Upon learning of the eminent release, the sheriff’s office gave it all to the media outlets here in town and so what I know is what was reported in the newspaper. Columbine has really been smeared as a bad place full of mean kids who picked on Dylan and Eric and drove them to a desperate task. What comes through, is these were very troubled kids who had been sorting their feelings since they were in preschool and who egged each other on. They dissed minorities, women, Jews, everybody who wasn’t them. To me it became really clear that we were unfortunate enough to have lived where these two boys found each other and they took the extremely cheap shot at killing those innocent children last April 20.

Lesson two: Angels do intervene. Kathy was in the cafeteria when the bombs (yes two big gas grill propane tanks, a prime and a back up) which, had either exploded, would have created a fireball sucking out all of the oxygen and killing every living thing in the cafeteria, were set to go off, being within a dozen feet of them.

It is getting old being the poster child of the consequences of evil entering our nation’s classrooms. I believe as Kathy said aloud, the murders took 12 jurors and a judge with them to the other side and stopped the killing. This is the second major stir-up over this we’ve been through since last April. I hope there are no more hullabaloo’s coming, but we are prepared to do whatever we need to deal with the trauma and continue on with our lives.

December 22, 1999: For me the biggest frustration of last week was the delay and taking finals. Columbine was closed after a student received a threat over the Internet.  She turned it over to the media and the police, and the authority shut down school Thursday, day two of finals, and Friday the make up day. Kathy was scheduled to take her English, biology and algebra final on Thursday. She was on the cusp between two grades in math, as Liz was in physics, a Thursday final for her.

Liz really only applied to one school, BYU and of course that is a highly competitive situation. I forecast that finals would be delayed until the second week of January and then it would take time to compute, and send out the first semester grades, making information about her being accepted or not at the Y delayed until well into February. On Monday came a godsend. Liz is formally accepted to be part of a freshman class in August 2000 at the Y. She is a great kid, with many talents who has earned this opportunity.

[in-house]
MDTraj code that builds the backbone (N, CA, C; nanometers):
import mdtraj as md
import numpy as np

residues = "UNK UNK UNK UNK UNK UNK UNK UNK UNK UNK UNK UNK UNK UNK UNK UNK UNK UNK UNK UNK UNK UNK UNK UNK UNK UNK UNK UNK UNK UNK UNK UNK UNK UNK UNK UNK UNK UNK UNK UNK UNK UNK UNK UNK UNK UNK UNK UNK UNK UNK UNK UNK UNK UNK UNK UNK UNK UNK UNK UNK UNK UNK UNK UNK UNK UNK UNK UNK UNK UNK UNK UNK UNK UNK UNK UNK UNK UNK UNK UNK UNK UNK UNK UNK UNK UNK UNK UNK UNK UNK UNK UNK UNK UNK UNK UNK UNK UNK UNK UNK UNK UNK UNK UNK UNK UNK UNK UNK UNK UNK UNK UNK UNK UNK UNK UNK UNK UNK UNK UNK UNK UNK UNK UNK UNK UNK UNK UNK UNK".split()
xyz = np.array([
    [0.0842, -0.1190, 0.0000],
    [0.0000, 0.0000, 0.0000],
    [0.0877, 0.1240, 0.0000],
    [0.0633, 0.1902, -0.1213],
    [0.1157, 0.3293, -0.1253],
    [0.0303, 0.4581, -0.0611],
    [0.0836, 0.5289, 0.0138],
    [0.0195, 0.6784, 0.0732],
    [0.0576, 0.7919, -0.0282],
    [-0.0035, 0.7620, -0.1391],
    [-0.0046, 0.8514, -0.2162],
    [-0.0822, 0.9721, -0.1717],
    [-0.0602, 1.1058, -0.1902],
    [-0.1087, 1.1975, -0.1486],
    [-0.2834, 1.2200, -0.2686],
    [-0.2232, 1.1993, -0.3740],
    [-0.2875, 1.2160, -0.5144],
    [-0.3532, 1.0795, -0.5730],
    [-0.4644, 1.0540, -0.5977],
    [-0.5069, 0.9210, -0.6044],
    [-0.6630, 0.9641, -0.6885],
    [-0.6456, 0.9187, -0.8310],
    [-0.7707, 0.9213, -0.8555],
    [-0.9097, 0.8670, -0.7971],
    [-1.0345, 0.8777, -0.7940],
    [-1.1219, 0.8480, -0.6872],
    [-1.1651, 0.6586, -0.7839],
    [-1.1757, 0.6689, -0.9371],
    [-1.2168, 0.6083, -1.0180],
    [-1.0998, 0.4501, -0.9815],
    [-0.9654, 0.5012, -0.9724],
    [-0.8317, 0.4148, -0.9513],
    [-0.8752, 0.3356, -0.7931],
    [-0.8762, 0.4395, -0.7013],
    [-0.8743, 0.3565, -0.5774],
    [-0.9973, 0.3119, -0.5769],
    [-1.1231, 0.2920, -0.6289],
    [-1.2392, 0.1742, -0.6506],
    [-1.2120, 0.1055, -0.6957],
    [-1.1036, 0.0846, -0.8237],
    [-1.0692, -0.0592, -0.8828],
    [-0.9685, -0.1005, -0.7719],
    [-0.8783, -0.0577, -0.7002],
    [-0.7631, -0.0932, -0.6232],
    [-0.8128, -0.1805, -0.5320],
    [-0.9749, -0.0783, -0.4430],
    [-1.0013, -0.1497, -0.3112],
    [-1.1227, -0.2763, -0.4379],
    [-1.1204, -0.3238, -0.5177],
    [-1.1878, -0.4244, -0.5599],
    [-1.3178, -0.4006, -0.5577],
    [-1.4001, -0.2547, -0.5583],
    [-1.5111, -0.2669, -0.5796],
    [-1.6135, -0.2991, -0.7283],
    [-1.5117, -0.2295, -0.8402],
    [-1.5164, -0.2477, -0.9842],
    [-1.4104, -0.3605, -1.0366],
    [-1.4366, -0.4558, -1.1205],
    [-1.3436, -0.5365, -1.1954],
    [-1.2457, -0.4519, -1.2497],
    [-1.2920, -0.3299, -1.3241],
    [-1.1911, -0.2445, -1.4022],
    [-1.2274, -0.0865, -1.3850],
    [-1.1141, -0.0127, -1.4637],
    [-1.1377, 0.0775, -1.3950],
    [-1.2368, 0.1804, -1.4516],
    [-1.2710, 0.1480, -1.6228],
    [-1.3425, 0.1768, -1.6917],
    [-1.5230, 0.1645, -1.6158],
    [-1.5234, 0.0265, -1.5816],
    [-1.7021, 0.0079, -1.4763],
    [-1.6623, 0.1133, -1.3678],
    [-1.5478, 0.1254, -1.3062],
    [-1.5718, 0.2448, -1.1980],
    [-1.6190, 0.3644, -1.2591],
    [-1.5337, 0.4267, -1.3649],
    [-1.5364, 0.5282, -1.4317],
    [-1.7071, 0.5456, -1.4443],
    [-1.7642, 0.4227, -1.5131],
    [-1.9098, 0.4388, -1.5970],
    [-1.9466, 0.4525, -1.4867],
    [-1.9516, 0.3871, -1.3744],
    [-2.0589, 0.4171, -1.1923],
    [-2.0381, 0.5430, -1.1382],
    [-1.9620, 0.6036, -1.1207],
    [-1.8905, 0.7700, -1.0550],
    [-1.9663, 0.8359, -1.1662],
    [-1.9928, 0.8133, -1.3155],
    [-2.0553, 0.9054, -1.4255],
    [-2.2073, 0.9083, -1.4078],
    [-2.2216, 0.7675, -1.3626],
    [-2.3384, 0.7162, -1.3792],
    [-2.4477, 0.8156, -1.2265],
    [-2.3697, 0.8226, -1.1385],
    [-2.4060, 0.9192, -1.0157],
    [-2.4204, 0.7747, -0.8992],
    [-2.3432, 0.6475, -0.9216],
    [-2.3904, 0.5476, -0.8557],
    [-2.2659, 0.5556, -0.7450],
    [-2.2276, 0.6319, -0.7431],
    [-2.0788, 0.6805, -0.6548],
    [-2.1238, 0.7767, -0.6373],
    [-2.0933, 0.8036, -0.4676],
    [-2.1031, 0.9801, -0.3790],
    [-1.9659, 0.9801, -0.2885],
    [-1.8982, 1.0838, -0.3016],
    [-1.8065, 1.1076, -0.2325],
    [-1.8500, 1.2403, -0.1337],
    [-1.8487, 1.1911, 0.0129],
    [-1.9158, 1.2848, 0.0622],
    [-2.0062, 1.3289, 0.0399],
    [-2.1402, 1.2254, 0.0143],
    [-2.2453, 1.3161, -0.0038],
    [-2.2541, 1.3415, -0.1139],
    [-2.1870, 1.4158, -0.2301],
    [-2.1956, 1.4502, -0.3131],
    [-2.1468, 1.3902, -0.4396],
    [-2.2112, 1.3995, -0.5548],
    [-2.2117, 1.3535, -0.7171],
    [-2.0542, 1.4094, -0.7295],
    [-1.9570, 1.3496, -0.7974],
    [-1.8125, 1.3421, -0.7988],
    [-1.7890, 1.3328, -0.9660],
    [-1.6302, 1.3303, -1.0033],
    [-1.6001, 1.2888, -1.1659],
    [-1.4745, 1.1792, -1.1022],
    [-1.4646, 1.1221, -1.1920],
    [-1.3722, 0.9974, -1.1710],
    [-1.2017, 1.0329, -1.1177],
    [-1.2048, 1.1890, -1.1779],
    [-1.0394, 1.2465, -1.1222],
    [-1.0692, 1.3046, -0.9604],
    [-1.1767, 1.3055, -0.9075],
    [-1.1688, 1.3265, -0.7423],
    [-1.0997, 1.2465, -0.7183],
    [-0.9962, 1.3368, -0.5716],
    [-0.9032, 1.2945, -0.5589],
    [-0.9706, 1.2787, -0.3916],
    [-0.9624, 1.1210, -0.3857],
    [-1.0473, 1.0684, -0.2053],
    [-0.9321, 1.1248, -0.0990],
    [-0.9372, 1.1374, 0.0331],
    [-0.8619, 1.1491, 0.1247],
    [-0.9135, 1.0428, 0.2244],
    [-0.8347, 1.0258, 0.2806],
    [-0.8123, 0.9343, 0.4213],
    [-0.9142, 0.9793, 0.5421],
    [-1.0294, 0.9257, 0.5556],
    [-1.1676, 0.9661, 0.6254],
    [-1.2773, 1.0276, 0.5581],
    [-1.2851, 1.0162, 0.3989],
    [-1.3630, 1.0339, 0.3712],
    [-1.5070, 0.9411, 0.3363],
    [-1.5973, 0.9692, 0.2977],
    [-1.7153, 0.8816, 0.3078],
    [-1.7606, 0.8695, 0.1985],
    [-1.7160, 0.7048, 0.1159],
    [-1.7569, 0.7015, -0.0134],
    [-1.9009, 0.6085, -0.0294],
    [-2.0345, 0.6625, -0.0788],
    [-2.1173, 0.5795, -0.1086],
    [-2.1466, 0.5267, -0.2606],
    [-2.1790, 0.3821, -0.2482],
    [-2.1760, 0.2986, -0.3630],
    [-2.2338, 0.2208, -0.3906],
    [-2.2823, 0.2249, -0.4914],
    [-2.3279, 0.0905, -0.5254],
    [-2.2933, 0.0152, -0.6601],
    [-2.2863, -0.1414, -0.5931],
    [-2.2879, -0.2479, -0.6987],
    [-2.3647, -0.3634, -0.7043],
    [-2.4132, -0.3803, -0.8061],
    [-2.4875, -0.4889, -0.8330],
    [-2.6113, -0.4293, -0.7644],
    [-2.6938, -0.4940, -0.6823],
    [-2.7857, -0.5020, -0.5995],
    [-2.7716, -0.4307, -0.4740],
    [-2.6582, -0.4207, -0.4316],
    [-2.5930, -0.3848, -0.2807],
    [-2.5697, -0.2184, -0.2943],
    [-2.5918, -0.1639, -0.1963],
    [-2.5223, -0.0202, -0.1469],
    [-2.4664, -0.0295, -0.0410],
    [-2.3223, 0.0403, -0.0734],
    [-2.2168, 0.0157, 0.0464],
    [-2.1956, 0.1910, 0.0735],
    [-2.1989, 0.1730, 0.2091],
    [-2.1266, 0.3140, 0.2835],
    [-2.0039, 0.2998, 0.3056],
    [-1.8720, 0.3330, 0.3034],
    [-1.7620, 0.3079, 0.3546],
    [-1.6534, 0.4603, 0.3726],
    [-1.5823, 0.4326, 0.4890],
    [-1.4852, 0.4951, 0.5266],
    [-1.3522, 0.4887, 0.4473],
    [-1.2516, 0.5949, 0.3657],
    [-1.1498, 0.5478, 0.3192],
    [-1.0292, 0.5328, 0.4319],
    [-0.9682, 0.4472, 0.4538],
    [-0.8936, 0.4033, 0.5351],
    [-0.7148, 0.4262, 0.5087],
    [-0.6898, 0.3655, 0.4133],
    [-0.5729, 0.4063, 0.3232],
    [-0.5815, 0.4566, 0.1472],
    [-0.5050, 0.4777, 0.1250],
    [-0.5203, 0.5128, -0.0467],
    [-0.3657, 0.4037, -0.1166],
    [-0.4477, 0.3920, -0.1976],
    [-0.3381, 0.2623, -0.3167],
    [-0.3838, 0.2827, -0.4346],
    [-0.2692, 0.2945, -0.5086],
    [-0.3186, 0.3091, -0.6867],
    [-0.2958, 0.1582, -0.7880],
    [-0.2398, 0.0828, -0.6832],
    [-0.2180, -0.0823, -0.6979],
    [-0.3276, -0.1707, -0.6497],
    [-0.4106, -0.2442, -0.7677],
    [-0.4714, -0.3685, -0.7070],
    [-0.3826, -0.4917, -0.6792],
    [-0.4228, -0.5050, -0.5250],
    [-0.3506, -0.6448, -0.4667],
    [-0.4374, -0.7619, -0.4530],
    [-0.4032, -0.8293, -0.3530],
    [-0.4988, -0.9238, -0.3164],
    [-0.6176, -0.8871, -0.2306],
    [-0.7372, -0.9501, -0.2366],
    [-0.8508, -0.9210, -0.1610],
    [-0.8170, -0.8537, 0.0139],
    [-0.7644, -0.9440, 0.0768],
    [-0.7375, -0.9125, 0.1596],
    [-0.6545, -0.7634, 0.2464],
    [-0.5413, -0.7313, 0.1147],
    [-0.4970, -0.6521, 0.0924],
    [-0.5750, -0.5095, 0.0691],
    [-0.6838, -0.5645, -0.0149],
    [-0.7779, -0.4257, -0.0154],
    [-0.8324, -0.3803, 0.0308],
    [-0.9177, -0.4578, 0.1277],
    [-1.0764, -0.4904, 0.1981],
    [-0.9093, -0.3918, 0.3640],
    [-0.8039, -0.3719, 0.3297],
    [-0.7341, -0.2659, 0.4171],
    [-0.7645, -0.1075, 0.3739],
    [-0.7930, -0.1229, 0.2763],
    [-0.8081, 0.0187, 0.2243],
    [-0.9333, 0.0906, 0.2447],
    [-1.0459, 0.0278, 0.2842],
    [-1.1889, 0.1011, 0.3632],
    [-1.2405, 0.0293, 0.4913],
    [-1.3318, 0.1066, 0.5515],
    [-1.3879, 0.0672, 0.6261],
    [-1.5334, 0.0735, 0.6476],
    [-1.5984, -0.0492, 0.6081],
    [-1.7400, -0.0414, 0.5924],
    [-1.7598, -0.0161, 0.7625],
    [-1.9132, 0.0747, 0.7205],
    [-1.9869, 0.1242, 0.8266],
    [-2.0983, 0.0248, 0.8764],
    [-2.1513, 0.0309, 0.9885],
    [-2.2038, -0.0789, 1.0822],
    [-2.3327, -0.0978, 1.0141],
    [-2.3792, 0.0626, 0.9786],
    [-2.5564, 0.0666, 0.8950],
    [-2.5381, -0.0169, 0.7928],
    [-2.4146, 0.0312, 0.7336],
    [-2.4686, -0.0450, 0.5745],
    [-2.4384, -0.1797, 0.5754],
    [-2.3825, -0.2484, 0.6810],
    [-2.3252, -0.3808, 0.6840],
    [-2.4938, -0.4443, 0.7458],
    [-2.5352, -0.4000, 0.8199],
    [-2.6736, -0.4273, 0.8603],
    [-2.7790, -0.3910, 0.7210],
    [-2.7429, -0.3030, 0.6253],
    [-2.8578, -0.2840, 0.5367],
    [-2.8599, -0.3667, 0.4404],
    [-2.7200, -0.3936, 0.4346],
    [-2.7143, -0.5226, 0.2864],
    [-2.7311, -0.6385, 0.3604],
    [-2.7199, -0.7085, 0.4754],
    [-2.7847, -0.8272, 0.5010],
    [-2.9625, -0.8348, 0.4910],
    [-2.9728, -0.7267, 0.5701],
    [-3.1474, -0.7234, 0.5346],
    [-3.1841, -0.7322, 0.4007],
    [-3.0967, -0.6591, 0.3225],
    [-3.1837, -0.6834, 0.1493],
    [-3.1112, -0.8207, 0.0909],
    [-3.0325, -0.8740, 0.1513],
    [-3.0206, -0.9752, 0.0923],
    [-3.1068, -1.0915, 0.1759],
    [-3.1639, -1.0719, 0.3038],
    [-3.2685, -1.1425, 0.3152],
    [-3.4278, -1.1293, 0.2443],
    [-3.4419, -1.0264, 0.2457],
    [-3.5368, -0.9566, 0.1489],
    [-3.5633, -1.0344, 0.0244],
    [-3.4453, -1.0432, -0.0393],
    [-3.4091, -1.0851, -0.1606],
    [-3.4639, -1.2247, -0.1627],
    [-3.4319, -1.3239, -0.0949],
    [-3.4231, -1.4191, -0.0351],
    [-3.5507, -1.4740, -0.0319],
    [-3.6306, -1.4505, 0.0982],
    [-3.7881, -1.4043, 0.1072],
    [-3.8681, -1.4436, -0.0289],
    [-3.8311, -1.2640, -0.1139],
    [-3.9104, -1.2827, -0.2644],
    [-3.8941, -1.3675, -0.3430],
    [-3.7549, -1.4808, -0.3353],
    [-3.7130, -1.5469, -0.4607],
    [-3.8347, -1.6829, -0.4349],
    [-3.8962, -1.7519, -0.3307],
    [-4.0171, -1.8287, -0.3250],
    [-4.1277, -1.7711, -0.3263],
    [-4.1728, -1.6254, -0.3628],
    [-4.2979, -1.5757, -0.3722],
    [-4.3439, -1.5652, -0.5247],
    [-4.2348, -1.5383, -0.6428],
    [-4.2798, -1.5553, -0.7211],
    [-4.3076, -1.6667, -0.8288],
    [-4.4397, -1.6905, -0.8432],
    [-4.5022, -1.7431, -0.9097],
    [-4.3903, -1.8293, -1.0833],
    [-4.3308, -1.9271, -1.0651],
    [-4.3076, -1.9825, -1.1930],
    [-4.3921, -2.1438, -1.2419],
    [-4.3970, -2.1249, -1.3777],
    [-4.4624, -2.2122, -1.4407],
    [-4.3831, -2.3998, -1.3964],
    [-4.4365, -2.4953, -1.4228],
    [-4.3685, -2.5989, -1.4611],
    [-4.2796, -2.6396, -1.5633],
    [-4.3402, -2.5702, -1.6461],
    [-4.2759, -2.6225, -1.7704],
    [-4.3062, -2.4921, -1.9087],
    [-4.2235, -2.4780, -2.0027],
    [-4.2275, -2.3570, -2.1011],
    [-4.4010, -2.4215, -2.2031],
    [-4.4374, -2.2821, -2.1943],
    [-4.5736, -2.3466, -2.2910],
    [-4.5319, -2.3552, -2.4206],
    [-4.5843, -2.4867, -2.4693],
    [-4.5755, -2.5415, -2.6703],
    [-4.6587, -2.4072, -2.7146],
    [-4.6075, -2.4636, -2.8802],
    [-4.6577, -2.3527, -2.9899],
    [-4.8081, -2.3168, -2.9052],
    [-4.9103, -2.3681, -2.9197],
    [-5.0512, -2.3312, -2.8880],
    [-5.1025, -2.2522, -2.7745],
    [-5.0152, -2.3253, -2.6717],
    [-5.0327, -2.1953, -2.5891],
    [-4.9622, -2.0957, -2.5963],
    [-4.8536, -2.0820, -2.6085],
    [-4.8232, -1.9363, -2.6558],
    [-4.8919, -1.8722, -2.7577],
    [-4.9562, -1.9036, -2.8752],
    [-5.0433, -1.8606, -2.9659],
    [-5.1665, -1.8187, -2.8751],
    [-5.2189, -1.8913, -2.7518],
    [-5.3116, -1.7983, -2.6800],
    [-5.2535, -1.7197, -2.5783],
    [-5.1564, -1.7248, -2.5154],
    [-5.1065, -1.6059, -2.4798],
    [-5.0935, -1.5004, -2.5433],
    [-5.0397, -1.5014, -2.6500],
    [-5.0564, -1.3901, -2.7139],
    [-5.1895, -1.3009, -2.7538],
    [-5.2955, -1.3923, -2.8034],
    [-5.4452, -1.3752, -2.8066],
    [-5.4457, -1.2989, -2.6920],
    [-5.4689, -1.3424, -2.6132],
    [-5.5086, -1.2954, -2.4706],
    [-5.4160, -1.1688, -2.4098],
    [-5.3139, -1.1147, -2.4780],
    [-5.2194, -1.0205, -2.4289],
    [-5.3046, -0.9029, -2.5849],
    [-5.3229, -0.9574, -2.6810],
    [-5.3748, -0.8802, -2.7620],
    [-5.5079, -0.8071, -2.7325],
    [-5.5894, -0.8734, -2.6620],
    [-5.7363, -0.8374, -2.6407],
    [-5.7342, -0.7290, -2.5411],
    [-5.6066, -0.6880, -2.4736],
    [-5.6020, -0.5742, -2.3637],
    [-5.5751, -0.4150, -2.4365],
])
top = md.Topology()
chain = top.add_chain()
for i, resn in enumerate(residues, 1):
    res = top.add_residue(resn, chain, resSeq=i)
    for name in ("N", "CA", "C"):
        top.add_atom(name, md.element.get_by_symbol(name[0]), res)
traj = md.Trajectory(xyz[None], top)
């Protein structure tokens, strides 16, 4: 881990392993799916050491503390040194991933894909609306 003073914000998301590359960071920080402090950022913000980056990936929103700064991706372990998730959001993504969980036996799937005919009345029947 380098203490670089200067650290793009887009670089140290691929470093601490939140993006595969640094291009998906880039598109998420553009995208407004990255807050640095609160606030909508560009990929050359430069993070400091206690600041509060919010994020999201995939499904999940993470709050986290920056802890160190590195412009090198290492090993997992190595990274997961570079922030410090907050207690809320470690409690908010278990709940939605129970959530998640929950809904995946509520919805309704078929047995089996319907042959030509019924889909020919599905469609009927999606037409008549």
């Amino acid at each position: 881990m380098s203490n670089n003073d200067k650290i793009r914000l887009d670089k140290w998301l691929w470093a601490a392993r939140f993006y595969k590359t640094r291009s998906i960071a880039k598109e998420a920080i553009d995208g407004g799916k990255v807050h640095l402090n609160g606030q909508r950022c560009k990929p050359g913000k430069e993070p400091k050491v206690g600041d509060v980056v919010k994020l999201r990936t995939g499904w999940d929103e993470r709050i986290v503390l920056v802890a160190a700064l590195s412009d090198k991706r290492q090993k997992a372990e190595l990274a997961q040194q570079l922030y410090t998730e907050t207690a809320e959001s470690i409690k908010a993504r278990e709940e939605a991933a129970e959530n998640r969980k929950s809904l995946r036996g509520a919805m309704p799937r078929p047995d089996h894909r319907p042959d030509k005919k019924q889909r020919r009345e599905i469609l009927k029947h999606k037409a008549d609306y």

I have grieved a great deal over the events and fallout at Columbine since April 20, but Monday was the first time I really, truly sobbed and they were tears of relief from tension and a thankfulness I assure you. I just asked Kathy, who is consulting with me as I write, what else I should say. She said “But we are all recovering from the 20th.” I believe that is true. We continue to be amazed at the attention the sadness has generated and frankly are very tired of selling magazines, newspapers, and newscasts. A local columnist editorialized that our community should have particular gratitude this holiday season that we have so many of our combined students here to love and enjoy. The media refuses to acknowledge it, but I have spoken to no parent of a Columbine student who doesn’t attest to divine intervention and angelic protection on that awful day last spring.

April 22, 2000: It was fun to have family around. The whole thing at Columbine is almost oppressive. It takes disappearing from it for a while to have a sense of relief. My family came to support us on the 1-year anniversary with virtually no notice, just to support me and our kids. That is very reassuring. Thank goodness for families.


Eileen worked through much of her Columbine grief in the garden. Turning soil, dropping pavers and moving dirt, she built beautiful, red sandstone rose gardens in the front and back yard of the family home on Pierce Way. She was also the editor of the book, ‘Surviving Columbine: How Faith Helps us Heal when Tragedy Strikes’ as well as a champion of Kathy’s project Resilient Hope, a resource for those affected by trauma. Eileen passed away in late 2018 from biliary cancer.